If people think portraits sewn with thread only belong in their grandmother’s piano rooms, artist Eugenia Alcaide is out to prove them wrong.
No cross-stitching miss, Alcaide is behind the latest exhibit at the Art Informal gallery in Greenhills, Mandaluyong City. The show runs from July 19 to August 4.
Threads features 39 pieces rendered in black cotton thread on white silkscreen. These are portraits of the friends and family of the soft-spoken, yet incredibly sharp Alcaide, who paired the two materials to “give an illusion of movement and a feel of 3-D.”
“Why this medium?” asked the shy artist in an interview with InterAksyon. “Because I found the characteristics I was looking for in thread and silkscreen: the linearity matched with the transparency of silk. The concept is to use thread to create volumetric form.”
She began using thread in college while doing her thesis for her degree in Fine Arts, major in Painting, at the University of the Philippines, Diliman, in 2006. ”My thesis was continuous line-drawing using thread. My work now is an evolution of it.”
Although she is not alone in using thread for her craft, Alcaide said the concept behind the pieces was hers alone. ”I’ll be introducing a traditional material used in an unconventional way.”
The critics and collectors are impressed. ”Original. Brilliant. One of a kind,” said art aficionado Dr. Steve Lim of Alcaide’s work. He bought six of her pieces even before they were put on display at Art Informal. “You won’t see any other artist who does this work. [It's] captivating. You wonder how she does it.”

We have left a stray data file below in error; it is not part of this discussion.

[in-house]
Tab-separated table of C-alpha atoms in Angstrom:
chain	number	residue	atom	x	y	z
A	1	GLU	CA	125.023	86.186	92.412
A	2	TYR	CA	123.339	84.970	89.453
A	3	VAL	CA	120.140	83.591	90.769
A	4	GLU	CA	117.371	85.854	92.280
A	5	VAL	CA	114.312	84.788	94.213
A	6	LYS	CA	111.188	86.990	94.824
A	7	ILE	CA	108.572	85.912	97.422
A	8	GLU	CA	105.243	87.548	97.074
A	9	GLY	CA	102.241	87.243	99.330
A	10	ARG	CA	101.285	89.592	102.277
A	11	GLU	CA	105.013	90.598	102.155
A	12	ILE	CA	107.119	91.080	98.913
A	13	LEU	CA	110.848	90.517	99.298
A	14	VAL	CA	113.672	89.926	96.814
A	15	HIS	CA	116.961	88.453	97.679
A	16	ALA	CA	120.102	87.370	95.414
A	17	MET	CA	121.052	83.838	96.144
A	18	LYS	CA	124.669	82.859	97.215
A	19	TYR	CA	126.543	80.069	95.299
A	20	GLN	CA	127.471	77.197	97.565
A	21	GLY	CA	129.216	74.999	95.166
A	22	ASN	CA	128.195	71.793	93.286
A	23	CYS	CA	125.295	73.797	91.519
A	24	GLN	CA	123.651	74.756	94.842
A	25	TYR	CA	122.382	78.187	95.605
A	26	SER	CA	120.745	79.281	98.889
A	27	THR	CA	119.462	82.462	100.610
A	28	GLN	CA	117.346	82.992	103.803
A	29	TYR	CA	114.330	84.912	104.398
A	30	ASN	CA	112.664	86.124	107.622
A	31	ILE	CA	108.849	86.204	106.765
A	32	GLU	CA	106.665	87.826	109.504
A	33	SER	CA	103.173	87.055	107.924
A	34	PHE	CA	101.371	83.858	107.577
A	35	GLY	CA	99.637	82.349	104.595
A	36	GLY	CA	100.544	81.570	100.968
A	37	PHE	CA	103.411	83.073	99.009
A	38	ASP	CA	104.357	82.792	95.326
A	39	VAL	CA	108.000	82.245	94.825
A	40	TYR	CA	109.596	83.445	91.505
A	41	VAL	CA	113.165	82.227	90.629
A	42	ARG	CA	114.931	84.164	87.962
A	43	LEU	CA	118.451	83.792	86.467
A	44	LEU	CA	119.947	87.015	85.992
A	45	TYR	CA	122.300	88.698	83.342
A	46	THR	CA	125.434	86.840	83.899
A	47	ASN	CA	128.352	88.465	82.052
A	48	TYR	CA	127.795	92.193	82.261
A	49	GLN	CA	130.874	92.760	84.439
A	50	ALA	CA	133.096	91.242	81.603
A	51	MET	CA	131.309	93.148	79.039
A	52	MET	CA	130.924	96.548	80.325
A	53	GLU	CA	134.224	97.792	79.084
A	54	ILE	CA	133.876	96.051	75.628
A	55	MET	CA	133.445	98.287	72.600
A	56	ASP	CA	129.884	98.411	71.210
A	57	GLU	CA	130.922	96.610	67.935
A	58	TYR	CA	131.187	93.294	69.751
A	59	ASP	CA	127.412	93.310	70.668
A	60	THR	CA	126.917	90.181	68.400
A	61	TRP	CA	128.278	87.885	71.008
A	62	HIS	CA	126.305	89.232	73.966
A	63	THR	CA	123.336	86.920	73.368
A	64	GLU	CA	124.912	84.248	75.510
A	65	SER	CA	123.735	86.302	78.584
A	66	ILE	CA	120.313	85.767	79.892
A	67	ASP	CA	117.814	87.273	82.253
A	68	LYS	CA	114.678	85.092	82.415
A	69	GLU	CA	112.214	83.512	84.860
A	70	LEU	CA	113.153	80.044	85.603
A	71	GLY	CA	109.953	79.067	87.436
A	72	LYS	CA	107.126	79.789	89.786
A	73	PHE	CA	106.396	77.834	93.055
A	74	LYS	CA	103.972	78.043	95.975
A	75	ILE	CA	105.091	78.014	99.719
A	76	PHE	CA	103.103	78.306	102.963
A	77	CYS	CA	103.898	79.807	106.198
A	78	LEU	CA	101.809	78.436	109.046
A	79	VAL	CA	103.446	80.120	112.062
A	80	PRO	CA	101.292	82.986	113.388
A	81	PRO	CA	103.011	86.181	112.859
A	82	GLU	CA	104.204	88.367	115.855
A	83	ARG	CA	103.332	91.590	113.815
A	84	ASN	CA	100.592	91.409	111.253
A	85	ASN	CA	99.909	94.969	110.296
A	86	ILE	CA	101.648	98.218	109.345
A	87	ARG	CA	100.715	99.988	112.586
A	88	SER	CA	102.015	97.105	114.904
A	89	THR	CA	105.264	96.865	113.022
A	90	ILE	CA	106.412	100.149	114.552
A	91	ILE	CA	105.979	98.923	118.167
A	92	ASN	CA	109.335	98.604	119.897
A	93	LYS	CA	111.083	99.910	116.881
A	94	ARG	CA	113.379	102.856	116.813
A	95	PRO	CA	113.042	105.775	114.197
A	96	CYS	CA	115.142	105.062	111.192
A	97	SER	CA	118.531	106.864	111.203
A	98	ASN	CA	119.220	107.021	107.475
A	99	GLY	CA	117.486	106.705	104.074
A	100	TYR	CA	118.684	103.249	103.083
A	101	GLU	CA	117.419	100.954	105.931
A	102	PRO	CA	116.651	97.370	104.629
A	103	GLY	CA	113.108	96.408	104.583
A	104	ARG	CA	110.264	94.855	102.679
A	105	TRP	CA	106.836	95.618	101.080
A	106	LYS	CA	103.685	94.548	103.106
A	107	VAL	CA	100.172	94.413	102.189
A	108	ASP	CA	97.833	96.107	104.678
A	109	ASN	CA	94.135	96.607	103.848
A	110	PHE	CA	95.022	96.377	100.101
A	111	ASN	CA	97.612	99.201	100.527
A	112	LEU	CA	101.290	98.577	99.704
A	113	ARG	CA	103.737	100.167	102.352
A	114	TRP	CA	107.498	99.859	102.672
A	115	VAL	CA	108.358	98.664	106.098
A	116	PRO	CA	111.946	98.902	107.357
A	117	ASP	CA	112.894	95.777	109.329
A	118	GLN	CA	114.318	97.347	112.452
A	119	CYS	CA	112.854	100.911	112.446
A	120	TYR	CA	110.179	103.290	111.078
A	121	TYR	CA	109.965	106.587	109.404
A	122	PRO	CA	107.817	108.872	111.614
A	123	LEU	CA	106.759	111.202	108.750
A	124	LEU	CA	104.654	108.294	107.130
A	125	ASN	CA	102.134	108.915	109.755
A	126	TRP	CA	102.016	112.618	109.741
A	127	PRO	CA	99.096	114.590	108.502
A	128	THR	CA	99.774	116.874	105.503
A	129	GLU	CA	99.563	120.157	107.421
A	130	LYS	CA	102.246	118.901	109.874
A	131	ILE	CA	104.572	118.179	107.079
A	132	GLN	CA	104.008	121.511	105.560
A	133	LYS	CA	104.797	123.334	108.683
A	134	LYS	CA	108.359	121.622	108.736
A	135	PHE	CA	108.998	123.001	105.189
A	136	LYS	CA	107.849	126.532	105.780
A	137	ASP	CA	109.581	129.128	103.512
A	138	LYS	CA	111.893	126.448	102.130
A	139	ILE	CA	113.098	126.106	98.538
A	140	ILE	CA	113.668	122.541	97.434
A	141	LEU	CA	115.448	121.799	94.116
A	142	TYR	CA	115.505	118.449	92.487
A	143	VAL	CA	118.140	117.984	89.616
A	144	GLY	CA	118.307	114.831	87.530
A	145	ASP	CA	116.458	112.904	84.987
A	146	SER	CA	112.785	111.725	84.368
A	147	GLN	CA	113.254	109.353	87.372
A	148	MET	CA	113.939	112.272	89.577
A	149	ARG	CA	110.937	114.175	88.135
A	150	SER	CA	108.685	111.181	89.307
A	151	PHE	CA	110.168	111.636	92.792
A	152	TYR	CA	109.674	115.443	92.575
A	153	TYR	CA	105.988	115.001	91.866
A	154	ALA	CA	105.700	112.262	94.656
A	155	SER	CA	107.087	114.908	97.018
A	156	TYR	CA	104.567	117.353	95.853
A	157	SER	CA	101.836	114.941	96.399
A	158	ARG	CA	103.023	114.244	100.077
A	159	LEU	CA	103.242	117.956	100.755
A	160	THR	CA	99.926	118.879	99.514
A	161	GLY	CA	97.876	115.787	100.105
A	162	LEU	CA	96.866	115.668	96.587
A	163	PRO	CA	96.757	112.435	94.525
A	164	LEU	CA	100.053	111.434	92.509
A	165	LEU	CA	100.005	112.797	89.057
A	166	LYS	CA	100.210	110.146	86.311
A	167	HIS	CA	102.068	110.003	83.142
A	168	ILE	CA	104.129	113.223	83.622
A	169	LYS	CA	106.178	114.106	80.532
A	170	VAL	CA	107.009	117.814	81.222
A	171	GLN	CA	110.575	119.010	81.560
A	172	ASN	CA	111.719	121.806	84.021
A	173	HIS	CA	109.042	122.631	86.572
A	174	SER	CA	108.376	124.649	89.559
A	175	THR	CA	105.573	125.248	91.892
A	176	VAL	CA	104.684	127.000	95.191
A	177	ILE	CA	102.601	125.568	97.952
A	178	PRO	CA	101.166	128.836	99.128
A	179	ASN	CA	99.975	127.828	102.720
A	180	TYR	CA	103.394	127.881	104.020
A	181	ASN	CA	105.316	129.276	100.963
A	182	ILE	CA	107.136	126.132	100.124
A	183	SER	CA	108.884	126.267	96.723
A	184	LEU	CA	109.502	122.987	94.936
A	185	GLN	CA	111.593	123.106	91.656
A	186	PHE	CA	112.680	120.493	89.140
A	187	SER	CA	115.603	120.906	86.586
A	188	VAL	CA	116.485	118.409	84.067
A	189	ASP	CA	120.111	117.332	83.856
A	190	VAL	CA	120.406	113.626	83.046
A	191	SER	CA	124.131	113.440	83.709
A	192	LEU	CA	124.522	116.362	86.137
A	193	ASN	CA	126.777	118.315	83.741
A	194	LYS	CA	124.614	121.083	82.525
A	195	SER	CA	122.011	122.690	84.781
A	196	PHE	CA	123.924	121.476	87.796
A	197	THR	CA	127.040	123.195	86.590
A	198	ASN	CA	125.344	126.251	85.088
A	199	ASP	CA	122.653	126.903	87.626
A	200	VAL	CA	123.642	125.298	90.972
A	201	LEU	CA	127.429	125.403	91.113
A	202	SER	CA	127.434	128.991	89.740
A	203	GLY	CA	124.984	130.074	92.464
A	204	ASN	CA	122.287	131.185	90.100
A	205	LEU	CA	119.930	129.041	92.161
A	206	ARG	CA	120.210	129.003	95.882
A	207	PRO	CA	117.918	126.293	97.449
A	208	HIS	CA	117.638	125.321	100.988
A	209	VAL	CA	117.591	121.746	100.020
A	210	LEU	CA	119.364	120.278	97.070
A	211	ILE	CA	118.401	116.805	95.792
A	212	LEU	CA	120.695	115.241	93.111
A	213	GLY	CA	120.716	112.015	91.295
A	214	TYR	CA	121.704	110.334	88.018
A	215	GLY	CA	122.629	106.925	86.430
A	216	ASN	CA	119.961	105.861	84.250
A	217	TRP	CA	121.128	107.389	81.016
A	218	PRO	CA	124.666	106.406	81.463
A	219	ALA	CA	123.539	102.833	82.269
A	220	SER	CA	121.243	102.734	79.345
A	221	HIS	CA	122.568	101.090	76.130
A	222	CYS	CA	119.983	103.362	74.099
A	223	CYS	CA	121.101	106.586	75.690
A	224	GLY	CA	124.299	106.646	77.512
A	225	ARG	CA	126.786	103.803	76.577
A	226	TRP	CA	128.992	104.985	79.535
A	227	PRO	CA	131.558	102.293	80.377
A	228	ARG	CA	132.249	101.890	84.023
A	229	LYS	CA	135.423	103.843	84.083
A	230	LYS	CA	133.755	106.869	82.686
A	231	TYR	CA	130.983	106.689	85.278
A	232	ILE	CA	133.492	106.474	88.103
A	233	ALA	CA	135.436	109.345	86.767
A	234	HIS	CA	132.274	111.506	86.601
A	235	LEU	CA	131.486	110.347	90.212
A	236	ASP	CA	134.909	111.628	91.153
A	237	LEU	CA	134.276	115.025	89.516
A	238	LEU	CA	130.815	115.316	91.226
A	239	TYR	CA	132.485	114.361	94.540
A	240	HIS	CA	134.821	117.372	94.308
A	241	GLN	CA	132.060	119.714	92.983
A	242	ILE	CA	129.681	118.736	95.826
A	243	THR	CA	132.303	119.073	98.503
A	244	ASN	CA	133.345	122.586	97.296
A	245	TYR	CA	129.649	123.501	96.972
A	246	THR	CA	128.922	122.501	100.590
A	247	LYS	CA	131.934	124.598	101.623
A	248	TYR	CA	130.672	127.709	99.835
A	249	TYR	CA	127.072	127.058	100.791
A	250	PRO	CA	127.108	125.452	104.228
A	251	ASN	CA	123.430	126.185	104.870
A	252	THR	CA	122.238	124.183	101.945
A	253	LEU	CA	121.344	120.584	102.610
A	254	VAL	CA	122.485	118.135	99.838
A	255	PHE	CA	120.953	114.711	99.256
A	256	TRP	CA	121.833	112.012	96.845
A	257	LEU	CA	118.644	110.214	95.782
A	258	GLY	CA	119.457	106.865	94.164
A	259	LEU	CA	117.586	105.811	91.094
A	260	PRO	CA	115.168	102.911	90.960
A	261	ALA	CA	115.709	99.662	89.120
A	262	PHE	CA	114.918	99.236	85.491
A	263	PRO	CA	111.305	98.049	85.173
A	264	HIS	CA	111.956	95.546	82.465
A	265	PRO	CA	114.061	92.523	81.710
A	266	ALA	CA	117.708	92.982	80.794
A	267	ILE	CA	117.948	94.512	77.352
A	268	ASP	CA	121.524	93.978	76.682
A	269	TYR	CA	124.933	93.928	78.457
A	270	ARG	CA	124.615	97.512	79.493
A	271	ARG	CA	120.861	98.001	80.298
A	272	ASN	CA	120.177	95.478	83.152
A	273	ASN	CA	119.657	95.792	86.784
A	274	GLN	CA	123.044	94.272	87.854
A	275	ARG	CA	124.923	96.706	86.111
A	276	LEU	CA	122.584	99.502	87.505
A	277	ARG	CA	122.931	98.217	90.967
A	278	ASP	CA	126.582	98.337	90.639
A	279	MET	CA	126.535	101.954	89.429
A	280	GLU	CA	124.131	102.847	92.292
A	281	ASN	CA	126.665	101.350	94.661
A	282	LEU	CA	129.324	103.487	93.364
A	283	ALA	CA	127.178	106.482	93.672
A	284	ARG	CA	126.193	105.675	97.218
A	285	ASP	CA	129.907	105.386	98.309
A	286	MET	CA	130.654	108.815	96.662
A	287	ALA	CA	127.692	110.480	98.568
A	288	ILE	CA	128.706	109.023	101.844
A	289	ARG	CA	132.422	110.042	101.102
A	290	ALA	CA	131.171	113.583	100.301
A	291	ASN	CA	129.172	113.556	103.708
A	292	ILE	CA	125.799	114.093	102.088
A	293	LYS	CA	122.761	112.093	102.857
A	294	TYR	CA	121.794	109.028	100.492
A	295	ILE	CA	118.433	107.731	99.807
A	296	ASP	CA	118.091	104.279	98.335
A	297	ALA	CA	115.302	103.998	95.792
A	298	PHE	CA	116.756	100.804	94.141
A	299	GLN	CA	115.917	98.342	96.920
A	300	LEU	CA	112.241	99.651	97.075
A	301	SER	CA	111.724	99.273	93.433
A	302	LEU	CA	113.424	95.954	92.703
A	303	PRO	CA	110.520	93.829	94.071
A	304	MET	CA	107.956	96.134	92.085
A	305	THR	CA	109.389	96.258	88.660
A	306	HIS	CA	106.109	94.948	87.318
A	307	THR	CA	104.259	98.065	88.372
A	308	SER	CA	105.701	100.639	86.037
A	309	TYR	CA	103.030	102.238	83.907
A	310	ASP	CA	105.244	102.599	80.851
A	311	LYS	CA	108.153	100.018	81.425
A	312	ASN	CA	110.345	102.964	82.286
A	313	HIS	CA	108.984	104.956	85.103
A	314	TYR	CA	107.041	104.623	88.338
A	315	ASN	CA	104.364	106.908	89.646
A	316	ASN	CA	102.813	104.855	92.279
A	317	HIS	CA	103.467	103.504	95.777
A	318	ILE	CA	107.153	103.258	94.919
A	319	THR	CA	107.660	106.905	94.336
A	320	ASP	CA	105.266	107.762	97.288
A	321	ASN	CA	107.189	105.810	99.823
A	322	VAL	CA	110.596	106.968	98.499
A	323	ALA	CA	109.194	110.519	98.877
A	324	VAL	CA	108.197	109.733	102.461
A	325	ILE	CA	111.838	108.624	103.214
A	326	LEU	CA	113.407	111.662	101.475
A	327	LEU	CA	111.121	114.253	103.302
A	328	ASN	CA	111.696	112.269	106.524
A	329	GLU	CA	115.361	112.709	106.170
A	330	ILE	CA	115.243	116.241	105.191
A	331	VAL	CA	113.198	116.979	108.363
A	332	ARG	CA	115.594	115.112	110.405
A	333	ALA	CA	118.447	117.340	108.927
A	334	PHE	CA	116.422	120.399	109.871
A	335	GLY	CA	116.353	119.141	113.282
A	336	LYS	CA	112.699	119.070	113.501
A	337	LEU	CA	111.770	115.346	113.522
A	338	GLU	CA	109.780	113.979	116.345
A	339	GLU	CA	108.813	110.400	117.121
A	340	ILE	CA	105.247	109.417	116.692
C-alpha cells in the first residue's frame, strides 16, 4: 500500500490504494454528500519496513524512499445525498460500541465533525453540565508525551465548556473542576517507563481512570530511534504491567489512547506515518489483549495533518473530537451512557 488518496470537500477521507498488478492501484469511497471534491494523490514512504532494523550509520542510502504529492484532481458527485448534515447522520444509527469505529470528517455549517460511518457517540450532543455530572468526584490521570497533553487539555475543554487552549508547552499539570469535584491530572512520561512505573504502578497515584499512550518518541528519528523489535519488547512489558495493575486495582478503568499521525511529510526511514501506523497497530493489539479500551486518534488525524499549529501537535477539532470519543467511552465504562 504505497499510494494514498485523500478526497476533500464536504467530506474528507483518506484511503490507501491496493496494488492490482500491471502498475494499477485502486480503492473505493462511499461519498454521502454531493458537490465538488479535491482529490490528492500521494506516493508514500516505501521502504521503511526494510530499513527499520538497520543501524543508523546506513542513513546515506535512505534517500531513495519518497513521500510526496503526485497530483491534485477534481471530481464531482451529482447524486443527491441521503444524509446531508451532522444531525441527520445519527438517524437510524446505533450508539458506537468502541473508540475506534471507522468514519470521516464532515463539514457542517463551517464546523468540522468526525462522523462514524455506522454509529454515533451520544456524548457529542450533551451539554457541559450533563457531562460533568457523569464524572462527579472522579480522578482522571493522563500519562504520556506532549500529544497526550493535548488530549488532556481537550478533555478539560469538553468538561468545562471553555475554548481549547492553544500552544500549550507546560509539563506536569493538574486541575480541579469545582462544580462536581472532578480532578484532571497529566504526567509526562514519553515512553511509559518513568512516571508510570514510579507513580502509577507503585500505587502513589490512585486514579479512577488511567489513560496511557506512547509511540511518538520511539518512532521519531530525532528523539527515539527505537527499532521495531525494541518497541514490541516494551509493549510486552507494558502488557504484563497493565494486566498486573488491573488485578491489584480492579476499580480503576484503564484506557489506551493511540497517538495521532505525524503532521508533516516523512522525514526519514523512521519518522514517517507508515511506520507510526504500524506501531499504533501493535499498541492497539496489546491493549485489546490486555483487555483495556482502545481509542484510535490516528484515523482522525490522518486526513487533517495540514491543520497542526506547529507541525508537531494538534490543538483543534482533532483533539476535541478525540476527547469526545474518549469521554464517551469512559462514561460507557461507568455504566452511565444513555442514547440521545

This wondering is exactly what drives the artist to create her pieces. ”My inspiration is to entertain viewers, as well. I imagine them imagining the way I do each piece,” she told InterAksyon.
To think that she only rediscovered this particular art form last year, when a collector saw one of her pieces and bought it.
“Before, I focused on accessories-making. My love for art came back to me [then]. I was inspired.”
Though the creative process is sometimes difficult and at other times joyful for Alcaide, her meticulous work is always appreciated.
“The clear depiction of length, breadth, and depth, the nature of materials used, and the mindfully skillful handiwork share a familiar province with that of sculpture or architecture,” wrote Art Informal curator Joel Alonday of her art.
It is an experience that is a marvel to behold.